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Curriculum and Instruction News

UW-Madison's Feinstein part of panel taking stock of U.S. science literacy

March 31, 2016
by Terry Devitt, University Communications

What does it mean to be science literate? How science literate is the American public? How do we stack up against other countries? What are the civic implications of a public with limited knowledge of science and how it works? How is science literacy measured?

Noah Feinstein
Feinstein
These and other questions are under the microscope of a 12-member National Academy of Sciences (NAS) panel — including University of Wisconsin—Madison Life Sciences Communication Professor Dominique Brossard and School of Education Professor Noah Feinstein — charged with sorting through the existing data on American science and health literacy and exploring the association between knowledge of science and public perception of and support for science.

Feinstein is a faculty member with the School's No. 1-ranked Department of Curriculum and Instruction.

“The goal is to try and get the big picture,” says Brossard, a noted social scientist and expert on science communication. “We’re not looking at any single area of science and it is a consensus report, meaning we all have to agree, assuring multiple perspectives will be reflected in the final product.”

The committee — composed of educators, scientists, physicians and social scientists — will take a hard look at the existing data on the state of U.S. science literacy, the questions asked, and the methods used to measure what Americans know and don’t know about science and how that knowledge has changed over time. Critically for science, the panel will explore whether a lack of science literacy is associated with decreased public support for science or research.

Historically, policymakers and leaders in the scientific community have fretted over a perceived lack of knowledge among Americans about science and how it works. A prevailing fear is that an American public unequipped to come to terms with modern science will ultimately have serious economic, security and civic consequences, especially when it comes to addressing complex and nuanced issues like climate change, antibiotic resistance, emerging diseases, environment and energy choices.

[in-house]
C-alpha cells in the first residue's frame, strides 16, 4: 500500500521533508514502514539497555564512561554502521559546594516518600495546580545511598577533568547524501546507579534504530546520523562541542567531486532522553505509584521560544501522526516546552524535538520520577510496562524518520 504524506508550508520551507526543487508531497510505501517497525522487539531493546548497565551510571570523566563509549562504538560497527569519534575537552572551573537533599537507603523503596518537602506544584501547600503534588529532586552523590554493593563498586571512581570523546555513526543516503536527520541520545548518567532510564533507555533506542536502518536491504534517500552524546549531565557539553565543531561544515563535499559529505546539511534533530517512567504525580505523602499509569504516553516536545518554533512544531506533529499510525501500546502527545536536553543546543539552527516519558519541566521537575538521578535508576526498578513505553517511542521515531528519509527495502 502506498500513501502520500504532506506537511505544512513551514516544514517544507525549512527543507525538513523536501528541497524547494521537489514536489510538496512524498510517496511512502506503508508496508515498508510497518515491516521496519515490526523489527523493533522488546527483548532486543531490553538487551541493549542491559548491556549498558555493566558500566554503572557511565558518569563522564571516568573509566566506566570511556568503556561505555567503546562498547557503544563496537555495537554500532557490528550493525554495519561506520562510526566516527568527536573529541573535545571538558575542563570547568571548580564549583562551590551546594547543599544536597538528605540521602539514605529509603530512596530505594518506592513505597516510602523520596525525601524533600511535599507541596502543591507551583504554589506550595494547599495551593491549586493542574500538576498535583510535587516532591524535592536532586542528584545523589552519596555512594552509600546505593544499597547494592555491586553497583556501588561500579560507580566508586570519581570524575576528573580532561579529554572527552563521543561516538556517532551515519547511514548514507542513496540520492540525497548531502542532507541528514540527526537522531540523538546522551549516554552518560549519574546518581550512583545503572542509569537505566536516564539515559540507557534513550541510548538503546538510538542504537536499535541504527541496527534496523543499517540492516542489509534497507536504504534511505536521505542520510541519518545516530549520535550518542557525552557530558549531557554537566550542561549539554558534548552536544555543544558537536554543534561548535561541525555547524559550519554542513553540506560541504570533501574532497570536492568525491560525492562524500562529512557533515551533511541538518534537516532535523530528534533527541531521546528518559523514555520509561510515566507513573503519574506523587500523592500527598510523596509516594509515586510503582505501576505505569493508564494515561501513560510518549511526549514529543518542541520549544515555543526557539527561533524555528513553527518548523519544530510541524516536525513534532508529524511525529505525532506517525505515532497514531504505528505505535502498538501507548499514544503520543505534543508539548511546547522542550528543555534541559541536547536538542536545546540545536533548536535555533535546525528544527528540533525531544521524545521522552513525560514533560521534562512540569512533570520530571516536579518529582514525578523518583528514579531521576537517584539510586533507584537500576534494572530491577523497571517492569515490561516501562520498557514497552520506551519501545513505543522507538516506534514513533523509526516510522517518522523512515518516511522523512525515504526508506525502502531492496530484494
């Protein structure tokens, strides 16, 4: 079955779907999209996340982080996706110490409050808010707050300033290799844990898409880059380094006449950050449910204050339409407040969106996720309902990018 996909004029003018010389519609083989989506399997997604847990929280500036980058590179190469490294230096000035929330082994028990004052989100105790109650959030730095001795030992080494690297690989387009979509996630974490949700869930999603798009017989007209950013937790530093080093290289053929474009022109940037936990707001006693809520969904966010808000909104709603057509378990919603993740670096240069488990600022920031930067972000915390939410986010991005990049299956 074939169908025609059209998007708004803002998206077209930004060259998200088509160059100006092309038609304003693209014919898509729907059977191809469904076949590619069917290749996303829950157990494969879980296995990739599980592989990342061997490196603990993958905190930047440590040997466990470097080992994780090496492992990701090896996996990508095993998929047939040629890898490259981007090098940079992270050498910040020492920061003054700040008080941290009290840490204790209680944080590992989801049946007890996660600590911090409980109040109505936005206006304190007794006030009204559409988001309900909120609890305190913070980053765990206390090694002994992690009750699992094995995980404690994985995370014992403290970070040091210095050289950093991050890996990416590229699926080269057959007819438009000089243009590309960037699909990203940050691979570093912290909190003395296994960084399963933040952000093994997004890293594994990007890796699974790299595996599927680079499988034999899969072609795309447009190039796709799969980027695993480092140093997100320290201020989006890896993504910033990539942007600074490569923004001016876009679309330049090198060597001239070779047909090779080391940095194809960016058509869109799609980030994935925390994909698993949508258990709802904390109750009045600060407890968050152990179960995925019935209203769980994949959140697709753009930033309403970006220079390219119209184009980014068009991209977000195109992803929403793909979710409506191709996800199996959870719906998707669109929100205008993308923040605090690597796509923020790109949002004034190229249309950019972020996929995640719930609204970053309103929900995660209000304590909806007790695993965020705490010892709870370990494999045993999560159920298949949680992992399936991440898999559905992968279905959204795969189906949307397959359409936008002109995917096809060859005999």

While the prevailing wisdom, inspired by past studies, is that Americans don’t stack up well in terms of understanding science, Brossard is not so convinced. Much depends on what kinds of questions are asked, how they are asked, and how the data is analyzed.

It is very easy, she argues, to do bad social science and past studies may have measured the wrong things or otherwise created a perception about the state of U.S. science literacy that may or may not be true.

“How do you conceptualize scientific literacy? What do people need to know? Some argue that scientific literacy may be as simple as an understanding of how science works, the nature of science,” Brossard explains. “For others it may be a kind of ‘civic science literacy,’ where people have enough knowledge to be informed and make good decisions in a civics context.”

Science literacy, Brossard adds, might also mean having enough knowledge to make good personal decisions. For example, knowing that there is a growing problem with bacteria becoming resistant to available antibiotics might better inform people about when such medicines are helpful and when they might contribute to a growing problem.

“There is such a thing as practical science literacy,” says Brossard. “What are the things we need to know to help manage everyday life and make decisions in the best interest of ourselves and our families?”

The committee’s report is expected in early- to mid-2017.

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